This is good. Nebraska (in the 1990's) led the nation in rushing almost every year. Tenopir was Tom Osborne's O-Line Coach:
MILT TENOPIR – NEBRASKA ZONE BLOCKING
I. INSIDE ZONE BLOCKING (SPLITS 2 FEET OR LESS) :
The concept operates on the principle of our linemen being covered by a defensive lineman or being uncovered.
We are primarily concerned with getting horizontal or vertical movement on the defensive down lineman. The neat thing about this scheme is that our linemen merely need to know if they are covered or uncovered at the snap. We do give them a rule of: “on, playside seam, linebacker”, but a rule isn’t really necessary.
If our linemen have a defensive lineman on them we execute what we call a “stretch base block”. The first two steps by our covered lineman are critical.
If the defender is head up or on the playside shoulder, the first step is a lateral step to the call. We are trying to invite movement with the first step. Some coaches refer to this as a “bucket” step. We don’t want to lose ground on it, so we merely refer to it as a “stretch step”.
The second step is directed toward the middle of the defender’s body cylinder. Caution must be taken so this step doesn’t cross over our first step.
If you cross over, you lose all your driving power. Once the first two steps are taken, you are ready to strike with fists and drive the defender in the direction of his movement. Take him where he wants to go.
The uncovered lineman will also execute a “stretch step”, however, rather than going laterally, we step at the down defender that is covering our playside teammate. By stepping at the defender, we can stop a slant by the defender, enabling our covered teammate to re-direct and help get push on the defender.
The second step by the uncovered offensive lineman is directed at an imaginary point that is directly behind the near foot of the defensive lineman prior to the snap. If the uncovered lineman executes the first two steps properly, his head should be on the up-field side of the defender. If the defender plays straight ahead, a double team should occur between the two offensive linemen.
The linebacker is technically the responsibility of the uncovered lineman, but he must stay with the double team as long as possible until he has to get off on the linebacker. This means until you get to the linebacker or the linebacker comes to you.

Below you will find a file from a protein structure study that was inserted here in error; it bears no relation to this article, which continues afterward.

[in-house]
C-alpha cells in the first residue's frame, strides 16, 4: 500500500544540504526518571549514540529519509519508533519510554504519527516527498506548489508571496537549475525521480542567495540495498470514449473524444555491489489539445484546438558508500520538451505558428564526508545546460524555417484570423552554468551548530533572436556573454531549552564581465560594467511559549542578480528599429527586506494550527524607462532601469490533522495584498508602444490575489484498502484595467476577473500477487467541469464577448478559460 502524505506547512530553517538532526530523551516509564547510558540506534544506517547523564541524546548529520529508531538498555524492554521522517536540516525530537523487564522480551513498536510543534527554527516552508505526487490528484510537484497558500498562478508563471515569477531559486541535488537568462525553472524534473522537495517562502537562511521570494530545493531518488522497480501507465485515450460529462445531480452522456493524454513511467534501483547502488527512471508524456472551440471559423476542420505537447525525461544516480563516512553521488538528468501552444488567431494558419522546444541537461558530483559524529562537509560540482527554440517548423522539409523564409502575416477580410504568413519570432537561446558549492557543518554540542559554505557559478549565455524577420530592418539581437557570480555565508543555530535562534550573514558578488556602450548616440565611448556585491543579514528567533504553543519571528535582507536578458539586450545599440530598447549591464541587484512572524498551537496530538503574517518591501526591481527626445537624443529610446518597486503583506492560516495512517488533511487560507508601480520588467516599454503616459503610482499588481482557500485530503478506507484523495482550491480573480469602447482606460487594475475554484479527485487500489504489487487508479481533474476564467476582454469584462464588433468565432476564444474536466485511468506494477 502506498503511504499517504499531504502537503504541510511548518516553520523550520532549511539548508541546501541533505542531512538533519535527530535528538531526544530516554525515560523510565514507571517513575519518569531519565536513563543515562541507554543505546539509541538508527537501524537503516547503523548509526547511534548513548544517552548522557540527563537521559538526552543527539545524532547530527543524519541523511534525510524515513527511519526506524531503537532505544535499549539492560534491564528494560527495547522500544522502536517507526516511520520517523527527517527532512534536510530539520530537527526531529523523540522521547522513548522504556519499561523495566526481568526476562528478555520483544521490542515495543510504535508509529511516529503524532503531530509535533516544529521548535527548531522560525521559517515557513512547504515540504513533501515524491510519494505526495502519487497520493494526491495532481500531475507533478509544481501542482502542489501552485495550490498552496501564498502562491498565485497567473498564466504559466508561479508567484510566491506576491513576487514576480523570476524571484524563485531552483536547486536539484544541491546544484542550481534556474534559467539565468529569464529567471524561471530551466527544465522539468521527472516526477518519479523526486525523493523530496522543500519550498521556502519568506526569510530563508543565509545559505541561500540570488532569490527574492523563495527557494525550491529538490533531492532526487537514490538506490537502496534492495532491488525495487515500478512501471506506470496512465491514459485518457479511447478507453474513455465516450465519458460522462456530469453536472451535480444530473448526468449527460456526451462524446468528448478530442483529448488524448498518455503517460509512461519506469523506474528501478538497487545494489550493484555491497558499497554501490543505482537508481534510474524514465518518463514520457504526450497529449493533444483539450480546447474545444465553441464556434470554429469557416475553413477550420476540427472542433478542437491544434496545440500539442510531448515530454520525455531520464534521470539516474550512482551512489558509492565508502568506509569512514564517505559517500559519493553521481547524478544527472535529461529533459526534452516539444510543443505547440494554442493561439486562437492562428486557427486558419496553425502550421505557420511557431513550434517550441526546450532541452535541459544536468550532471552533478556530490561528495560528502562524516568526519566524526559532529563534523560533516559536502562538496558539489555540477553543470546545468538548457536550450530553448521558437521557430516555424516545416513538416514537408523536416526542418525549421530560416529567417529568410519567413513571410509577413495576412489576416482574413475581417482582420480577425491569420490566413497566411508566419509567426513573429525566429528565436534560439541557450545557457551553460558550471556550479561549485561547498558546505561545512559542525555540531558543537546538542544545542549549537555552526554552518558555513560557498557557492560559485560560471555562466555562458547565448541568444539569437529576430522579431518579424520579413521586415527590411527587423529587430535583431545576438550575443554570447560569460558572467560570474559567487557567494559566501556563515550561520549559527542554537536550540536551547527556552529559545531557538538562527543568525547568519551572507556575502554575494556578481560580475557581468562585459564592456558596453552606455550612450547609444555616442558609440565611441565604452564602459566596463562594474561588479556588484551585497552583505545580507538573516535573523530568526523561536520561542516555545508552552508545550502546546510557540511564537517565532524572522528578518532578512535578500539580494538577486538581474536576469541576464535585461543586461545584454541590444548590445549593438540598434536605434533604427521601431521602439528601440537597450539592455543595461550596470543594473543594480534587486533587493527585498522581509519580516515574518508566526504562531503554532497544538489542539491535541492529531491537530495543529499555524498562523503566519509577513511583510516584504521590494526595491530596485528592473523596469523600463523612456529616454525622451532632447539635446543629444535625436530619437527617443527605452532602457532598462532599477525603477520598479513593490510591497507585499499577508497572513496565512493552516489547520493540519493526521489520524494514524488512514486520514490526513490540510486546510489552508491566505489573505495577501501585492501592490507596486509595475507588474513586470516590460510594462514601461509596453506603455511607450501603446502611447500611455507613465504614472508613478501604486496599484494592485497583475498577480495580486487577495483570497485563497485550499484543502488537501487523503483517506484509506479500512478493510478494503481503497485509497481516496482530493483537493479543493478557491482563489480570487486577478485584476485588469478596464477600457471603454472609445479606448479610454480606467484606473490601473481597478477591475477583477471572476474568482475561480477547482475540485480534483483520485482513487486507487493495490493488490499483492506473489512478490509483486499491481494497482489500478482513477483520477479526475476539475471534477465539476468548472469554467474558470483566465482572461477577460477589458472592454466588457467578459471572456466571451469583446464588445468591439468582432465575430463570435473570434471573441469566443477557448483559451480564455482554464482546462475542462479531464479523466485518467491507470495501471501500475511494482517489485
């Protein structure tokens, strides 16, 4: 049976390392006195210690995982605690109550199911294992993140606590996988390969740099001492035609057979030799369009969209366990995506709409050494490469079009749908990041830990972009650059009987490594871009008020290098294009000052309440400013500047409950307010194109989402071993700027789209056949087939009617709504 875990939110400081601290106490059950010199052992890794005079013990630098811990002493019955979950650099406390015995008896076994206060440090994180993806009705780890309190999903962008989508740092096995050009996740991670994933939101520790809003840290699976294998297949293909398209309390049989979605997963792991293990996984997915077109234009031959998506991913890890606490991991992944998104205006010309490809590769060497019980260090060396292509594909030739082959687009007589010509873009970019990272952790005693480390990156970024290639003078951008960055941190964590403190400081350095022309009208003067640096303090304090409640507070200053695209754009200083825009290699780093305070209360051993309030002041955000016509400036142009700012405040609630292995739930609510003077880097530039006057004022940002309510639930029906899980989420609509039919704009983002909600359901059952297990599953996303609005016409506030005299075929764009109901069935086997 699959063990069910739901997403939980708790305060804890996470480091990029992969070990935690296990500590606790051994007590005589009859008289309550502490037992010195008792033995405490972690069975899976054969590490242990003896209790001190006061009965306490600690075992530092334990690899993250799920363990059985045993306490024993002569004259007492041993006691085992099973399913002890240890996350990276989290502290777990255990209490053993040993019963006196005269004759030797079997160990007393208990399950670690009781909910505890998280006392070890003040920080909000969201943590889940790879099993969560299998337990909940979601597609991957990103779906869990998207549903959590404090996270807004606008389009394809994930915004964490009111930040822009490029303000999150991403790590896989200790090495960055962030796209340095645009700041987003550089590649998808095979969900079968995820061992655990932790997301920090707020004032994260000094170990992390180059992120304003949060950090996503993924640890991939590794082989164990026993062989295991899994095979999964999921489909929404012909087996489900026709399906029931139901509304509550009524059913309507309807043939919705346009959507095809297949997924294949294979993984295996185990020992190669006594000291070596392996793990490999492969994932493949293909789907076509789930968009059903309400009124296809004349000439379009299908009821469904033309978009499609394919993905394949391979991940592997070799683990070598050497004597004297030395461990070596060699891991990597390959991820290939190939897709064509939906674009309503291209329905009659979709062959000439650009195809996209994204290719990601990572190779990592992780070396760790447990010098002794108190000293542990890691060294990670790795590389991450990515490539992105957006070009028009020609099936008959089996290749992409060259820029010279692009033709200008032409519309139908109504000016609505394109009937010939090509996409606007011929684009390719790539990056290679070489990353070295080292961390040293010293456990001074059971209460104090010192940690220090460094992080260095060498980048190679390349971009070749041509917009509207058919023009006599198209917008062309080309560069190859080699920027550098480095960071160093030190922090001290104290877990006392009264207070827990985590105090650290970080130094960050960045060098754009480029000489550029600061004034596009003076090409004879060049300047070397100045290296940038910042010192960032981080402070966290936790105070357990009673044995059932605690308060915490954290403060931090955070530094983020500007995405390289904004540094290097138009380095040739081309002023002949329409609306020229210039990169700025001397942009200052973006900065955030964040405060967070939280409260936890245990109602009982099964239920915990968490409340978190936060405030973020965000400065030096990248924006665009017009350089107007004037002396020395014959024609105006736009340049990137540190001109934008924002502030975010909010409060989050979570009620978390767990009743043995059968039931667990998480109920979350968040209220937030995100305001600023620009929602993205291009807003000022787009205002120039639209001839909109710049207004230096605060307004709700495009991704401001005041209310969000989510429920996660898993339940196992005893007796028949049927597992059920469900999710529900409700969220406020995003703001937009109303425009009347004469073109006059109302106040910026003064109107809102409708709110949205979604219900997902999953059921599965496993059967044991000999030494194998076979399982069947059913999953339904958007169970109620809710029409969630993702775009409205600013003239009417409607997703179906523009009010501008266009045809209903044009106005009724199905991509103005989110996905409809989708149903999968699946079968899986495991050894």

The inside-out double team will create creases for the back to run through.
It’s important to stress that both linemen stay on the down defender as long as possible. Because of the rolling action of the running back, the linebackers normally flow to the call, then the uncovered lineman can bounce off late and get the linebacker on the rebound, allowing a cutback by the ball carrier.
The covered and uncovered theory holds true for everyone on the line of scrimmage except for the backside tackle. The backside tackle will execute a stretch double with the backside guard if the guard is covered.
If side by side linemen on the playside are both covered, then the one to the side of the play is on his own, executing a “stretch base block”.
If the playside guard, tackle, or tight end has a down defender lined up on the inside shade, get after him immediately, stepping with the inside foot. We assume he is already in a slant positon so there is no need to stretch him.
RB: Align at a depth of 7 yards. Roll to the inside leg of the playside tackle. Receive the handoff about 4 yards deep. Do not make a decision on whether to stay onside or execute a cutback until you replace the feet of our linemen. Press the point of attack.